Earth Hour is an initiative by the World Wide Fund for Nature (WWF) and began in Sydney, Australia in 2007, when 2.2 million homes and businesses switched off their lights for one hour. Organisers wanted to demonstrate what people can do to reduce their carbon footprint and save energy, thus drawing attention to the problem of climate change. By 2008 the message had grown into a global sustainability movement, with 50 million people switching off their lights as a way of voting for saving the earth.

In 2009, Earth Hour was taken to the next level with a target of 1 billion votes, which will be presented to world leaders at the Global Climate Change Conference in Copenhagen this year. In 2009, for the first time in history, people of all ages, nationalities, race and background had the opportunity to use their light switch as their vote.
In 2008, global landmarks such as the Golden Gate Bridge in San Fransisco, Rome's Colosseum, the Sydney Opera House and the Coca Cola billboard in Times Square all stood in darkness. This year, those landmarks were joined by Beijing's most prominent Olympic venues, the Bird's Nest and Water Cube, Edinburgh Castle in Scotland, St Peter's Basilica in Rome, Paris' Eiffel Tower, the Egyptian Pyramids and New York's Empire State Building. Fast-food giant McDonald's also pledged to dim its “golden arches” at 500 locations.

UN Secretary-General, Ban Ki-moon, backed the initiative in a video posted this month on the event's YouTube channel. “Earth Hour is a way for the citizens of the world to send a clear message,” he said. “They want action on climate change.”

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This year’s Ogoh-Ogoh Parade through the streets of Mataram
was the biggest ever, with an estimated 30 000+ people participating.
Even the late afternoon rain and melting monsters couldn’t dampen the fun!

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It was a trumpeting affair for Fatimah, a female elephant in Bali, who gave birth to a 70 kilogram progeny at the Taro Elephant Safari Park.

Fortunately, nature took a smooth course as Bali's Elephant Safari Park near Ubud welcomed the arrival of a bouncing baby girl on Sunday, 15 March, 2009. Weighing 70 kg and measuring 110 cm in length and 80 cm in height, the Sumatran elephant was born “naturally” without the intervention of a veterinarian. This was probably just as well, given the fact that the baby probably would have weighed more than the doctor.

The first birth among the captive elephant population of the Elephant Safari Park, the baby girl elephant, named Jegeg, is the daughter of father Seng Wong and mother Fatimah. The latest addition brings the population of elephants at the Park, managed by Australian Nigel Mason and his wife Yanni, to 28 animals.

Fatimah's gestation period stretched nearly 19 months, dating from her conception in July 2007.

A regular supply of mother's milk is being supplemented by a special diet for Fatimah that includes 250 kilograms of grass and elephant stems, 5 kilograms of high-protein peanuts and handfuls of multi-vitamins.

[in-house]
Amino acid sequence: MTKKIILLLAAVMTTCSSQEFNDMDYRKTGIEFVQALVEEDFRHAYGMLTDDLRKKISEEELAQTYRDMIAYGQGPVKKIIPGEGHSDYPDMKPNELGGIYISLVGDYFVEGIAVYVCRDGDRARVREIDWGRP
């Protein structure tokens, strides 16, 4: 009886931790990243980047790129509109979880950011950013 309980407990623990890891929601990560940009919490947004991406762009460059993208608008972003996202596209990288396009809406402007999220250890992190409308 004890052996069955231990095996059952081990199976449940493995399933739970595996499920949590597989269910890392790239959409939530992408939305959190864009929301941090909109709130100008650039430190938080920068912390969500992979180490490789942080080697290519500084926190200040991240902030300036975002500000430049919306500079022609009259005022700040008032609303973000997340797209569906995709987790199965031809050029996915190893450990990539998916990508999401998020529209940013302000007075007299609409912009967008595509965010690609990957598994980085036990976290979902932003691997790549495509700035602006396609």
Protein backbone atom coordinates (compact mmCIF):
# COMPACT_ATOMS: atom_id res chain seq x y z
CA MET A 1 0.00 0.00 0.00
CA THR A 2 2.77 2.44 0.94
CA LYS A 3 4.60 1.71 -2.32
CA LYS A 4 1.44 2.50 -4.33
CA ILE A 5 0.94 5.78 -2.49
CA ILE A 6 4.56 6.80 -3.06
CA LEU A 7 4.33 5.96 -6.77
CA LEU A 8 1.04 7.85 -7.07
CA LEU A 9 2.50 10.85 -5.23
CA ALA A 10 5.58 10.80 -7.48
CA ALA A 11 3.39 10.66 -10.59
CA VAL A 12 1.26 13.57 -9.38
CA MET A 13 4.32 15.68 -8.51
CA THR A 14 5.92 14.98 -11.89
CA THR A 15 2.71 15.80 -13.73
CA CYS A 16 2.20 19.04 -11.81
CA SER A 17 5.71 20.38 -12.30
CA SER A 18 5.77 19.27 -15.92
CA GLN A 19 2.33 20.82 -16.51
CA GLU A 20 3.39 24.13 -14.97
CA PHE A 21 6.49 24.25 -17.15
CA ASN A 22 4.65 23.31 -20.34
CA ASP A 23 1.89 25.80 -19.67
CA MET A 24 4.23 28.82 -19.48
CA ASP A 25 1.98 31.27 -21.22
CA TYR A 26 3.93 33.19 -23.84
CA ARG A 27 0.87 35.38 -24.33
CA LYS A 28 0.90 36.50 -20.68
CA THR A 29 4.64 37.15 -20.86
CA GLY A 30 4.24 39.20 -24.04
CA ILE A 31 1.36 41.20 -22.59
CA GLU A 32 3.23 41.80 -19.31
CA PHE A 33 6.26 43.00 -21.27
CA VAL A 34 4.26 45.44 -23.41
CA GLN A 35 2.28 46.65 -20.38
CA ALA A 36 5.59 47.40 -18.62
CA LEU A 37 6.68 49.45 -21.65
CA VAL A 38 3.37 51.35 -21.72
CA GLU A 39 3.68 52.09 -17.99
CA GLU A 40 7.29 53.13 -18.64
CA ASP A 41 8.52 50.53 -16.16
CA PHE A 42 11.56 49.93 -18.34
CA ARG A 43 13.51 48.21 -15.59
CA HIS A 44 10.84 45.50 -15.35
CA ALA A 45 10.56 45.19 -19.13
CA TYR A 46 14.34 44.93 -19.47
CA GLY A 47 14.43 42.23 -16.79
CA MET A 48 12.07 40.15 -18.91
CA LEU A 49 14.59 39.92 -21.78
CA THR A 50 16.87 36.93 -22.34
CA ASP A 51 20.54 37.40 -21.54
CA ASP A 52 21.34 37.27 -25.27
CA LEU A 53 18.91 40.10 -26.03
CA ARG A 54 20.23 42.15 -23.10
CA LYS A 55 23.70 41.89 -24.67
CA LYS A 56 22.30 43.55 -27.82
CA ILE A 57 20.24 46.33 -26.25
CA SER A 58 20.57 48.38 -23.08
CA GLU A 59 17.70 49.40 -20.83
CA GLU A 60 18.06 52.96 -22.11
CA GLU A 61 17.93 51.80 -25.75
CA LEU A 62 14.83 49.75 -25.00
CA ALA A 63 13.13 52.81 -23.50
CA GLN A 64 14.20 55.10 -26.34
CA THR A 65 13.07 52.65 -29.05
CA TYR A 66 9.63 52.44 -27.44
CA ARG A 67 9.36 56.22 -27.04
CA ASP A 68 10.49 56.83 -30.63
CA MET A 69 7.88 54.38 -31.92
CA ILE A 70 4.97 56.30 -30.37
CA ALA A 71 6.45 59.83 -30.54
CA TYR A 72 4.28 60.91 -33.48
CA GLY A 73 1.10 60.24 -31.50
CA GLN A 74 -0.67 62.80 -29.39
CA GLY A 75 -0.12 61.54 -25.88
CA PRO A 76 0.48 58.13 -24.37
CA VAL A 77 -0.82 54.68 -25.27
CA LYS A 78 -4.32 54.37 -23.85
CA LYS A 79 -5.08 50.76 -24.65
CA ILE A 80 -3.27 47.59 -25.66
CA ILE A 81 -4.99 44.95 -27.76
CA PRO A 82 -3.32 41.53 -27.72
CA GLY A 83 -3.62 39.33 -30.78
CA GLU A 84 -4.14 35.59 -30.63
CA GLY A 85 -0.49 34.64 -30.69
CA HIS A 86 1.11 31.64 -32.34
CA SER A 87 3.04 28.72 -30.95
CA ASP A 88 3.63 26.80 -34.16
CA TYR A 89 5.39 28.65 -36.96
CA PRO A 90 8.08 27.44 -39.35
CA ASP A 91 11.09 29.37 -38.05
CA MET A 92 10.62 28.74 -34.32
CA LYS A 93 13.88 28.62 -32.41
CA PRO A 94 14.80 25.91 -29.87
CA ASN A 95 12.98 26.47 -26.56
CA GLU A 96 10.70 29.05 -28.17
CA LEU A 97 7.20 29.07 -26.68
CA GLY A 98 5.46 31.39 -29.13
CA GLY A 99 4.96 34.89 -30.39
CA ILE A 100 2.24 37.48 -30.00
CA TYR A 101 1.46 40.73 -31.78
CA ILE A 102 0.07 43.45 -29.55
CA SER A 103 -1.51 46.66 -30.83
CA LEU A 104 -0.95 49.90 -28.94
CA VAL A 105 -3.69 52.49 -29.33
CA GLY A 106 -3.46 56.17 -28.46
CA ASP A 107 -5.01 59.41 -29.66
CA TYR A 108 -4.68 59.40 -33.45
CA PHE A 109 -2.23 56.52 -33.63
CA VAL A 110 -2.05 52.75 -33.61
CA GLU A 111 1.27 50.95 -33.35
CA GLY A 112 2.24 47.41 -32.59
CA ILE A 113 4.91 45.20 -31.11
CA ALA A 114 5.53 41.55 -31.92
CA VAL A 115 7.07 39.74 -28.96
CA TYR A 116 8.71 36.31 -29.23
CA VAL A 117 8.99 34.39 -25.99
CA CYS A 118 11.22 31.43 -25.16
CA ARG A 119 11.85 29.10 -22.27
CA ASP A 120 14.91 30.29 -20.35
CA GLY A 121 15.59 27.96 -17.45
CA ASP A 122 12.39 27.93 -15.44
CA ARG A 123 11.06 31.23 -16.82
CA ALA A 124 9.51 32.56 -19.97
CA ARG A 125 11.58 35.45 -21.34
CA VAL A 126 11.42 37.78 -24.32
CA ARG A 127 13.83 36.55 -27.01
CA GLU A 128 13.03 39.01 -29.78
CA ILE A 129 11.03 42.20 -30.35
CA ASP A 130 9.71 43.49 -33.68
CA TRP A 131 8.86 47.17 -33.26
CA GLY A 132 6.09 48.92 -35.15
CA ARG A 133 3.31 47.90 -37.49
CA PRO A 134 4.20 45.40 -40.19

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The Gilis are three remarkable islands with extensive reef systems and are home to diverse colonies of underwater creatures. Schools of colourful tropical fish, sharks, crustaceans and protected turtles live in the warm waters surrounding the islands but changes in the world's climate and the encroachment of thousands of visitors to the Gilis means that we must all take steps to protect and conserve this unique environment for future generations.

The Gili Eco Trust is one way that western business operators and the local community work together to raise awareness on the islands and help protect the environment from unnecessary damage. The Eco Trust is involved in community awareness programmes, anchorage and mooring buoys, fishing agreements, snorkelling and diving activities, water-sports, and the highly successful Biorock projects, which are used to create artificial reefs around the Gilis.

Travellers to the islands are usually amazed at how beautiful and natural the Gilis are, with clean waters and abundant snorkelling and diving opportunities. As a visitor to the islands you can preserve these natural attractions for the future, with just a few simple eco friendly practices…

As with many island communities, waste disposal is a constant issue for the Gilis. Please help to set a good example by disposing of your rubbish responsibly. Take your rubbish with you from the beaches – the sea is not a waste bin or an ashtray! Water bottles can be refilled with safe drinking water, minimising the need for more plastic.

All of the islands have harbours with dedicated anchoring areas. If you have a boat or are visiting on a live-aboard, please ensure that boats are responsibly moored. Anchors are one of the largest reasons for coral destruction on the islands.

Currently all divers pay a nominal donation of Rp 40,000 towards Eco Trust projects. This money is greatly appreciated but, as is always the case, more is needed. Please donate as much as you can afford to help keep these precious islands intact and fund more projects.

The water close to shore is shallow; please swim, don't walk, to reefs and fish.
If snorkelling please ensure you don't touch, kick or stand on coral, even if you think it is just rock.
Keep your fins on the surface of the water so you don't kick and break fragile corals.
Do not touch any of the marine life including turtles! You can cause the turtle to drown by preventing it from reaching air.

If you see any damaging behaviour, please report it to any of the following:
The Gili Eco Trust: contact Delphine at Big Bubble Dive or 0813 3960 0553
The local SATGAS Organisation: contact Rais on 0812 376 3491 or Usman on 0856 4696 4612
Or report the problem to any of the many dive shop operators on the islands.